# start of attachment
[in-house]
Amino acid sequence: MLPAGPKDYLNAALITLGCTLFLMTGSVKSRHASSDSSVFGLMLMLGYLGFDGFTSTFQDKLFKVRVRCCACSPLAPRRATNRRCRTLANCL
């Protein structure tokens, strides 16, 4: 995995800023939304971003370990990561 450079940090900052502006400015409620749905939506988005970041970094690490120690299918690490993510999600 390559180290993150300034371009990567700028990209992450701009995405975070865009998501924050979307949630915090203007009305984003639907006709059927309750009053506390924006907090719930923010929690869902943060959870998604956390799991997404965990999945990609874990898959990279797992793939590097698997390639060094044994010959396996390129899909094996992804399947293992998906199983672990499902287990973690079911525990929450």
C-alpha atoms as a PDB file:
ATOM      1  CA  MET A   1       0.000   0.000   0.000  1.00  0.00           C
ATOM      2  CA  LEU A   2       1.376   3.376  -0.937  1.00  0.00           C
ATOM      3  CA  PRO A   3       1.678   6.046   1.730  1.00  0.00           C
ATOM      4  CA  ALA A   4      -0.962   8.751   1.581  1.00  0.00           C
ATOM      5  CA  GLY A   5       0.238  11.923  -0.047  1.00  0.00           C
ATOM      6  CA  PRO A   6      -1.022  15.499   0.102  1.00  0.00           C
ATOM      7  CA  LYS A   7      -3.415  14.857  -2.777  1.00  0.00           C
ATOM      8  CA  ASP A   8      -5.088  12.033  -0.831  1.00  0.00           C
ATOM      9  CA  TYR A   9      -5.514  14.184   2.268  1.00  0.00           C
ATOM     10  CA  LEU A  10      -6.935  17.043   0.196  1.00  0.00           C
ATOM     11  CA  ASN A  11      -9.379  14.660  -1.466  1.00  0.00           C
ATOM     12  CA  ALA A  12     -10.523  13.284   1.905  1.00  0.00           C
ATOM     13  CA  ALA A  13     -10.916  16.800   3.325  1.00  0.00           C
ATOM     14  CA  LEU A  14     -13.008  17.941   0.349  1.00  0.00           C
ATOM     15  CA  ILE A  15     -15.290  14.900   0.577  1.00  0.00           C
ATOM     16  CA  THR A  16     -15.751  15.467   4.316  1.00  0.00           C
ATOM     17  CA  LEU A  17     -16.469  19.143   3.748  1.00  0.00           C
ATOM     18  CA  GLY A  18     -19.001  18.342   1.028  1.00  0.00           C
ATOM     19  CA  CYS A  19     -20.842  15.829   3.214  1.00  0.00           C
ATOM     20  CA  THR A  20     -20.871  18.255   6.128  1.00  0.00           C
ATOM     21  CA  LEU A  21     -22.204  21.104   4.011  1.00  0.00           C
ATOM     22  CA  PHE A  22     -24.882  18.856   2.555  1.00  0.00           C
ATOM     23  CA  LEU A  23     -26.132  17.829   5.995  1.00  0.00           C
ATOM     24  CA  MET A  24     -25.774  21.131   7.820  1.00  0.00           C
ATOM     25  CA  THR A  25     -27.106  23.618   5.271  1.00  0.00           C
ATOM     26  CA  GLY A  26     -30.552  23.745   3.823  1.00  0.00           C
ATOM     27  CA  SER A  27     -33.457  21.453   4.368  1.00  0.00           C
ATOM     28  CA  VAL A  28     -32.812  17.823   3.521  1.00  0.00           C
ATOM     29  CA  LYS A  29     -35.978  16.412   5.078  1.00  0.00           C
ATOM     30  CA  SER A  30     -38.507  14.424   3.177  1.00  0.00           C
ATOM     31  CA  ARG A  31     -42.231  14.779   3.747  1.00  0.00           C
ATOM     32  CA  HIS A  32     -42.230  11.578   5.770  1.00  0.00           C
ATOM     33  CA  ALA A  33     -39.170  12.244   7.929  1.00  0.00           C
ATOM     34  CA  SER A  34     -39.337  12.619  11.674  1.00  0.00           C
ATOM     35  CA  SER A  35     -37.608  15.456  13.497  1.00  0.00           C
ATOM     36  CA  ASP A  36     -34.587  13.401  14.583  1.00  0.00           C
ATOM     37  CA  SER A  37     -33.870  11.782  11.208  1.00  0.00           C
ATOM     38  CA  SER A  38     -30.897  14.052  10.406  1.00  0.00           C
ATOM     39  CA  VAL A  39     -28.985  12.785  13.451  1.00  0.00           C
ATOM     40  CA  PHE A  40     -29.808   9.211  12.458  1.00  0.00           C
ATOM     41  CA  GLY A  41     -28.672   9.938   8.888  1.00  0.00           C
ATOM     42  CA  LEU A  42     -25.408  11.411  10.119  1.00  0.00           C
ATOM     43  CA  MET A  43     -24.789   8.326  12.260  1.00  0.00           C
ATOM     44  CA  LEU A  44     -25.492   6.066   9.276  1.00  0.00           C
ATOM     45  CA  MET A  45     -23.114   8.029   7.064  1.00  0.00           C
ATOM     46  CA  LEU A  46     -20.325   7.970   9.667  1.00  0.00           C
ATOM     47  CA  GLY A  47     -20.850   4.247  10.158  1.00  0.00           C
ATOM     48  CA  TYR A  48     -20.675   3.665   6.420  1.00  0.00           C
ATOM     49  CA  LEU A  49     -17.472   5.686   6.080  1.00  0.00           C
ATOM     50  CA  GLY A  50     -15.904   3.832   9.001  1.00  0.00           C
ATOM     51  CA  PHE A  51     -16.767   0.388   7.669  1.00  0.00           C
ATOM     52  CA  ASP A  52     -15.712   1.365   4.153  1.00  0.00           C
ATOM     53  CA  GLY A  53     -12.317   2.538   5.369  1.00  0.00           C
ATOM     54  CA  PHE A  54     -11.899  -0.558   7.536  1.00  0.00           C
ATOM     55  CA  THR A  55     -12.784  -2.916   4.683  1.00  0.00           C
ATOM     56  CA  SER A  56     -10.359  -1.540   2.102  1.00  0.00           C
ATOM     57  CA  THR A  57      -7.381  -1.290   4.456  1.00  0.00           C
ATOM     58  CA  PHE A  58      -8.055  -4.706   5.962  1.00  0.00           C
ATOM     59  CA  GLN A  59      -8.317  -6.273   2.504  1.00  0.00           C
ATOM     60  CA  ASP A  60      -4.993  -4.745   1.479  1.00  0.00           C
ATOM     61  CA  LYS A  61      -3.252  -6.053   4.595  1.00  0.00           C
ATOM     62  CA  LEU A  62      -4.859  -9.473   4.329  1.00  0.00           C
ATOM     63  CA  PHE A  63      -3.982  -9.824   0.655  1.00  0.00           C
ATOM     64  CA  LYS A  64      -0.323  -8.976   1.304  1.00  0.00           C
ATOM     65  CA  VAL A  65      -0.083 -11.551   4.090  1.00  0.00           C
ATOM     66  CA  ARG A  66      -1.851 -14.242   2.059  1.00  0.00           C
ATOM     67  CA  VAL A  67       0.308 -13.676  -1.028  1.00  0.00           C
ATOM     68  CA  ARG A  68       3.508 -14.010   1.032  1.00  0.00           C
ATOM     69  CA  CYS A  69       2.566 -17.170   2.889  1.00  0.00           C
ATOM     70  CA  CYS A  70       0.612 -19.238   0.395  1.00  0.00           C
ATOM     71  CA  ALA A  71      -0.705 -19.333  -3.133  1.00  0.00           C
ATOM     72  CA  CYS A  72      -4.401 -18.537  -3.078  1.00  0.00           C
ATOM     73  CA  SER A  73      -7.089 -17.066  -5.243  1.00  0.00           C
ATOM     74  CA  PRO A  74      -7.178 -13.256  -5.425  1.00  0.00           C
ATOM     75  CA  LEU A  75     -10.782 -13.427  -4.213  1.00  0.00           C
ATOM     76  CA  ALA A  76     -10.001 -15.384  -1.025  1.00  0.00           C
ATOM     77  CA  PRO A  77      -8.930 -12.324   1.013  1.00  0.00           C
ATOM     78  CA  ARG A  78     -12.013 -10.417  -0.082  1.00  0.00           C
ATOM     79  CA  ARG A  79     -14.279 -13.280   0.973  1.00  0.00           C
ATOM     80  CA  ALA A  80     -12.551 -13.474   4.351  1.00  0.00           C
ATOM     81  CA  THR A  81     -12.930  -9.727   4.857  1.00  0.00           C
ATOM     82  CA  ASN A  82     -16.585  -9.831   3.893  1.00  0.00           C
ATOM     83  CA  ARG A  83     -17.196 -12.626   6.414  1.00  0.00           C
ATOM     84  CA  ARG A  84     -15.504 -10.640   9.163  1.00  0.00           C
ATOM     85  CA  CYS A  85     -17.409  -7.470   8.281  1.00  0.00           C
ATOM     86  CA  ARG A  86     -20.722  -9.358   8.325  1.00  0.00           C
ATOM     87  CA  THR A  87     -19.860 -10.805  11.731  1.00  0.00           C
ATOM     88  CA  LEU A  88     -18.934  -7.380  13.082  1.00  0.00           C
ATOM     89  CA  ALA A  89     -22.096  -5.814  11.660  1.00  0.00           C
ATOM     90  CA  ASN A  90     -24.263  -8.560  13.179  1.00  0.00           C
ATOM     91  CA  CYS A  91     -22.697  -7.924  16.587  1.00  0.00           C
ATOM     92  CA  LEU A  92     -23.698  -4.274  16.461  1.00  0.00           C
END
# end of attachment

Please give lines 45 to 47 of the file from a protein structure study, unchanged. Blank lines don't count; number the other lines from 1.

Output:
ATOM     41  CA  GLY A  41     -28.672   9.938   8.888  1.00  0.00           C
ATOM     42  CA  LEU A  42     -25.408  11.411  10.119  1.00  0.00           C
ATOM     43  CA  MET A  43     -24.789   8.326  12.260  1.00  0.00           C